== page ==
"Jackaroo" by Cynthia Voigt. Gwyn Versus Tad

Essay by J. R. GoodmanUniversity, Bachelor'sA-, March 1996

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The novel Jackaroo tells the mysterious adventures of an Innkeeper's daughter and the interactions with her family during a medieval-like time period, where the common people of the land were ruled by Lords and Earls. In the story, the Innkeeper's daughter Gwyn, along with her brother Tad, play a central part, as they are influenced in many different ways by their parents and by society. Like all children during this time period, they had certain standards in which they were to follow developing into young adults. From their transition into adulthood, Gwyn and Tad went through considerable changes. Gwyn, secretly went against the beliefs of her parents and her community, and changed for the betterment of herself. She became who she wanted to be. Gwyn made these choices internally, listening to her heart and mind. However, Gwyn actually makes two different turns in the novel. In the end, she comes out of her mystical world and back into reality.

On the other hand, Tad, reacting from the external influence of his family and the Inn, changed to form the mold of the responsible son of that time period. Though taking opposite approaches, the changes of Gwyn and Tad were very significant to their growth as characters and ultimately, to their place in the world.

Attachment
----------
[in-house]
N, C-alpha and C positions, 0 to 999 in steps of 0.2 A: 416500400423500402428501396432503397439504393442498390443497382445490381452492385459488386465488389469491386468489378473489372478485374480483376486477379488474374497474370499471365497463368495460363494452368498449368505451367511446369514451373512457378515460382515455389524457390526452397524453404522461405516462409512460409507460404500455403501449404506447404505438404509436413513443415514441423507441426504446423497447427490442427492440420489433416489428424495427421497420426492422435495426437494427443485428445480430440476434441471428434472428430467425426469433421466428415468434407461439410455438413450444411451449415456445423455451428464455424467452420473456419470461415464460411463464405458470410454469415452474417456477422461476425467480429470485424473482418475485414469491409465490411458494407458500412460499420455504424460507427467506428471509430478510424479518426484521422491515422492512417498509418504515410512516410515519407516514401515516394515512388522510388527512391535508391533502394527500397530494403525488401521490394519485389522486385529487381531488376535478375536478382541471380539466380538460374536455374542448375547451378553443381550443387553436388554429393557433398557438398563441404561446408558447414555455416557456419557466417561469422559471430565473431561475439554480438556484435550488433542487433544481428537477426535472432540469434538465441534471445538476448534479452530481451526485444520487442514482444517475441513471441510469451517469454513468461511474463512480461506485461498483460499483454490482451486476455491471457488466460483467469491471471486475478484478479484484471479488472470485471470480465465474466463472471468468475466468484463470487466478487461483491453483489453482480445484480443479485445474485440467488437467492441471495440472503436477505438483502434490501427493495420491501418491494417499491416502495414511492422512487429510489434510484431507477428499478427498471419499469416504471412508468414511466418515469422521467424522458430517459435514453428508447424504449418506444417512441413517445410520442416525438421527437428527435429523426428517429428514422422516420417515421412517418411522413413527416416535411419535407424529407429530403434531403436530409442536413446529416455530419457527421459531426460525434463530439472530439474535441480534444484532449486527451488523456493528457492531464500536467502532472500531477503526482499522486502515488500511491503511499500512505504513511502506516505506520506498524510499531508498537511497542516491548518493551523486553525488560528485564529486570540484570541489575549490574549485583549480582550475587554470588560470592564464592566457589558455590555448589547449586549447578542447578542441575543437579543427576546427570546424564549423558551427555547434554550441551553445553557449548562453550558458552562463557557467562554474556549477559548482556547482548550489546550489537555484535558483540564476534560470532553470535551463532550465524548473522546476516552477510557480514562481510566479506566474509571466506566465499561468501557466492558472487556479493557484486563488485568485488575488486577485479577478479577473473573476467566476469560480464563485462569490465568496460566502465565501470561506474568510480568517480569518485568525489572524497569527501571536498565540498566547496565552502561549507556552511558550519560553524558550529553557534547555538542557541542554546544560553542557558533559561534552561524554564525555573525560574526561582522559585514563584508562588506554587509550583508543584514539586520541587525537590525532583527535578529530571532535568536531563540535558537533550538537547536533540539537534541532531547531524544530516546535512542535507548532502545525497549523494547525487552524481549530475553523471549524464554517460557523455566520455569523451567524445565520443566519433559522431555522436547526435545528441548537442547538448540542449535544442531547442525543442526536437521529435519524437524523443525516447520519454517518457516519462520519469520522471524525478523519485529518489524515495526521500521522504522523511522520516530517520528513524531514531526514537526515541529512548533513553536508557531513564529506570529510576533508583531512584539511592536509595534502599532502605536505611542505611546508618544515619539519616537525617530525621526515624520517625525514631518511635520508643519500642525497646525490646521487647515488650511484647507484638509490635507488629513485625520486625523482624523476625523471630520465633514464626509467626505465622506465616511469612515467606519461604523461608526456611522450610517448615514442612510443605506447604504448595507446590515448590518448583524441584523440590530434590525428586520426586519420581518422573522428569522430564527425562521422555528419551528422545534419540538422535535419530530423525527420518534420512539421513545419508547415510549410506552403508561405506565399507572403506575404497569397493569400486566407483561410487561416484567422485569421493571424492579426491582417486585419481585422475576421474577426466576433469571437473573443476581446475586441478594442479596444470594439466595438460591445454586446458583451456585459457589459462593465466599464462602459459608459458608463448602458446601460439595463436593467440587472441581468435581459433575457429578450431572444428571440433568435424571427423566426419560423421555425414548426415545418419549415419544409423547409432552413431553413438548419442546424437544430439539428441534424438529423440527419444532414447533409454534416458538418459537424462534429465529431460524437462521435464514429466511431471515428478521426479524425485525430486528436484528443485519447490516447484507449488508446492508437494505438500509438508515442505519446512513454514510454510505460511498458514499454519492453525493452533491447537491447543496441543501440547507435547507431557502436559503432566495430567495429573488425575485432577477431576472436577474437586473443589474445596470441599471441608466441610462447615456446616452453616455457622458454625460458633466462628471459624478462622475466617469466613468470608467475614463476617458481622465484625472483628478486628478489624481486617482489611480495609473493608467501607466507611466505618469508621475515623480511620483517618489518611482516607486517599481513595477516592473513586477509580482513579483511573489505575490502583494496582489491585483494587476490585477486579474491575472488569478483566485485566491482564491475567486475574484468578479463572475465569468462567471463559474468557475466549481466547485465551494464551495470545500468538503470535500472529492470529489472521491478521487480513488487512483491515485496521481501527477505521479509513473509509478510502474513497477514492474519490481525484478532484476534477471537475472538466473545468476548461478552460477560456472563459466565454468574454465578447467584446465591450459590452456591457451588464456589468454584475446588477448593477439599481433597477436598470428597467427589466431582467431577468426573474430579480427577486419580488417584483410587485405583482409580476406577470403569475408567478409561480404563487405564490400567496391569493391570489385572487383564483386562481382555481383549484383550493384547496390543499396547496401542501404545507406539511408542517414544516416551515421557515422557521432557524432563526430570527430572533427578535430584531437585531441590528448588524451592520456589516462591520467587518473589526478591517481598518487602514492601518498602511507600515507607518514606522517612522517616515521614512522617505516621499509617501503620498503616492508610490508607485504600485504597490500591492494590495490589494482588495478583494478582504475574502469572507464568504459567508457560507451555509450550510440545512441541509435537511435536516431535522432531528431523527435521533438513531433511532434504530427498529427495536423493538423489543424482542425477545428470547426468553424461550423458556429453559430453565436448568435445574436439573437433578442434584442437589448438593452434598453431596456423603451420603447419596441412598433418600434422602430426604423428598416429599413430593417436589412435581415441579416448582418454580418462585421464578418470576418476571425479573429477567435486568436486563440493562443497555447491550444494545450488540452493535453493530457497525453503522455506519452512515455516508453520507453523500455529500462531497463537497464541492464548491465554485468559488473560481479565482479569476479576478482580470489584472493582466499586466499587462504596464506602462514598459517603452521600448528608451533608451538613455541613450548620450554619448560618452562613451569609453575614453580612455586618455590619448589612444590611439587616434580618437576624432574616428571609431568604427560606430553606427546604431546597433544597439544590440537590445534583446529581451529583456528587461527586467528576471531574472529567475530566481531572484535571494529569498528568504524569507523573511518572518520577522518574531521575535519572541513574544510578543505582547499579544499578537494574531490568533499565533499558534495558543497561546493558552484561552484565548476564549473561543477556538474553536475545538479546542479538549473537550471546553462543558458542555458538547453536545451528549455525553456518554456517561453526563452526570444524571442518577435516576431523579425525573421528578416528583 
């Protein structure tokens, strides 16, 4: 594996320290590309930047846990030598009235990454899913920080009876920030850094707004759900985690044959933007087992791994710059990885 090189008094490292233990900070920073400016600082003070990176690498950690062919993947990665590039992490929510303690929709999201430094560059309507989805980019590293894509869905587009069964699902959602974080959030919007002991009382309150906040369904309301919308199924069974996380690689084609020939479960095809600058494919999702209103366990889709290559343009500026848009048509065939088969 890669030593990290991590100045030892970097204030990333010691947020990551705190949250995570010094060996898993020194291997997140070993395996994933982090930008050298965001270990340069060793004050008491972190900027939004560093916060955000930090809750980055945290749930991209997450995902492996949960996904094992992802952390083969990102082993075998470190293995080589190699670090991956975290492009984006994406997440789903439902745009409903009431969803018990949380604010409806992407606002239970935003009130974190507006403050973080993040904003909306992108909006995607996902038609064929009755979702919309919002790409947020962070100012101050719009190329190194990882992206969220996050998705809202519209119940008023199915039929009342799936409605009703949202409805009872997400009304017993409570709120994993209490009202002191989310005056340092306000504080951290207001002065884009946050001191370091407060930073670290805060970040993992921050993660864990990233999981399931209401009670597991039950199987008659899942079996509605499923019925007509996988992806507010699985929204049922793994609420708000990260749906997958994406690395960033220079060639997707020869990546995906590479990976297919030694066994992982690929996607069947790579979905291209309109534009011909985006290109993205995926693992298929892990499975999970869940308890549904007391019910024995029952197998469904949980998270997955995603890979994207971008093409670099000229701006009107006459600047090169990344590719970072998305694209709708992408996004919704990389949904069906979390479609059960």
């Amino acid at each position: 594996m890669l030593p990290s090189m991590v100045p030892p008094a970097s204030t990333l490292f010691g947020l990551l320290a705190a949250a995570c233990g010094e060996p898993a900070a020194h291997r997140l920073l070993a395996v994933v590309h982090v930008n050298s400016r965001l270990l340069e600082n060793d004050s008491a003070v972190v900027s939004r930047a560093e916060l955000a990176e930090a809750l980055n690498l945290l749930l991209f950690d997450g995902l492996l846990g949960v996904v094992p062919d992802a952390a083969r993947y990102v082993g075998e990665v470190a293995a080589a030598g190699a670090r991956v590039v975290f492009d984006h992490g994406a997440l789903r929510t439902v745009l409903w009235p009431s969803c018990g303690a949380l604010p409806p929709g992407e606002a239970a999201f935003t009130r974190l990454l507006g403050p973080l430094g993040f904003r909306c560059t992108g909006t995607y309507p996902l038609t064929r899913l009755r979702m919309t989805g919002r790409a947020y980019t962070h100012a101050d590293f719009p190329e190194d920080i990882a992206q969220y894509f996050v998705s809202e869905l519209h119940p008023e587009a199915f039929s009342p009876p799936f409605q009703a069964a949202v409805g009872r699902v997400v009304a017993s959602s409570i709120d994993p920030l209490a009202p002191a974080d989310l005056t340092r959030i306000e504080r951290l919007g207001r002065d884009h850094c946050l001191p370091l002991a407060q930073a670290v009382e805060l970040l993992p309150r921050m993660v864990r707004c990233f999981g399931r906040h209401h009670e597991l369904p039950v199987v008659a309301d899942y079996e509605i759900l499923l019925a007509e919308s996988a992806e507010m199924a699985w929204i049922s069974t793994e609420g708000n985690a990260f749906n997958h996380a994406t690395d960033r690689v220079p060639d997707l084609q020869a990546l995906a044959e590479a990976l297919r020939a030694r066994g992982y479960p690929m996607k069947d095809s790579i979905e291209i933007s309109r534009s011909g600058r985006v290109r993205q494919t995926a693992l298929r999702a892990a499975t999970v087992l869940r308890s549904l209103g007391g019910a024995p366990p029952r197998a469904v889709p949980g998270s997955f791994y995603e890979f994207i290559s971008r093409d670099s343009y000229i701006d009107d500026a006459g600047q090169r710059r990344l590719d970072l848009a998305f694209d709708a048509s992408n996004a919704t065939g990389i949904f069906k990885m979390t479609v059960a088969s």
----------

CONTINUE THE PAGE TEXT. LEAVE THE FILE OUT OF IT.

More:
Gwyn started out in the novel as the hard-working, responsible daughter who contributed her all to the family and their needs. Gwyn worked a full day doing chores and helping out around the Inn. She did everything that was asked of her. She could be

seen as the model child. As Gwyn continued on in the novel, she began to feel really unappreciated. Gwyn's parents kept driving her, expecting more and more. Gwyn understood her role as the daughter, and did not complain in any way.